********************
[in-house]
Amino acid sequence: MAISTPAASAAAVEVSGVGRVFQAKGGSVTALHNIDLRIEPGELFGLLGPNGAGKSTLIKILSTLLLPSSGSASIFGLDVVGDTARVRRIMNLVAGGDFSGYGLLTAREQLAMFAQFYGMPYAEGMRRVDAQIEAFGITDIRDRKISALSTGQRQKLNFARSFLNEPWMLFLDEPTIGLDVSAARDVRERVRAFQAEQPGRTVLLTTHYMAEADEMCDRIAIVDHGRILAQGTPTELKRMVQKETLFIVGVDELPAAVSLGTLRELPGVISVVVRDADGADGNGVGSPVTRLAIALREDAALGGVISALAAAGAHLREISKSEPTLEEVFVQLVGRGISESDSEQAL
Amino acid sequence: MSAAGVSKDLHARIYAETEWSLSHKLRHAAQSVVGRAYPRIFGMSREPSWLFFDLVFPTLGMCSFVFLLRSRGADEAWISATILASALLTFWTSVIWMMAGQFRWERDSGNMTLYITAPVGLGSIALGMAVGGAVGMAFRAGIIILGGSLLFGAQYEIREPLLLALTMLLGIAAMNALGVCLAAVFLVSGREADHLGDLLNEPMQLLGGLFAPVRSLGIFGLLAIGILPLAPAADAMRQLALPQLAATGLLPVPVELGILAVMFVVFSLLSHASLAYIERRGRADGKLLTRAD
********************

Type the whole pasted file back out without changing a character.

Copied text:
[in-house]
Amino acid sequence: MAISTPAASAAAVEVSGVGRVFQAKGGSVTALHNIDLRIEPGELFGLLGPNGAGKSTLIKILSTLLLPSSGSASIFGLDVVGDTARVRRIMNLVAGGDFSGYGLLTAREQLAMFAQFYGMPYAEGMRRVDAQIEAFGITDIRDRKISALSTGQRQKLNFARSFLNEPWMLFLDEPTIGLDVSAARDVRERVRAFQAEQPGRTVLLTTHYMAEADEMCDRIAIVDHGRILAQGTPTELKRMVQKETLFIVGVDELPAAVSLGTLRELPGVISVVVRDADGADGNGVGSPVTRLAIALREDAALGGVISALAAAGAHLREISKSEPTLEEVFVQLVGRGISESDSEQAL
Amino acid sequence: MSAAGVSKDLHARIYAETEWSLSHKLRHAAQSVVGRAYPRIFGMSREPSWLFFDLVFPTLGMCSFVFLLRSRGADEAWISATILASALLTFWTSVIWMMAGQFRWERDSGNMTLYITAPVGLGSIALGMAVGGAVGMAFRAGIIILGGSLLFGAQYEIREPLLLALTMLLGIAAMNALGVCLAAVFLVSGREADHLGDLLNEPMQLLGGLFAPVRSLGIFGLLAIGILPLAPAADAMRQLALPQLAATGLLPVPVELGILAVMFVVFSLLSHASLAYIERRGRADGKLLTRAD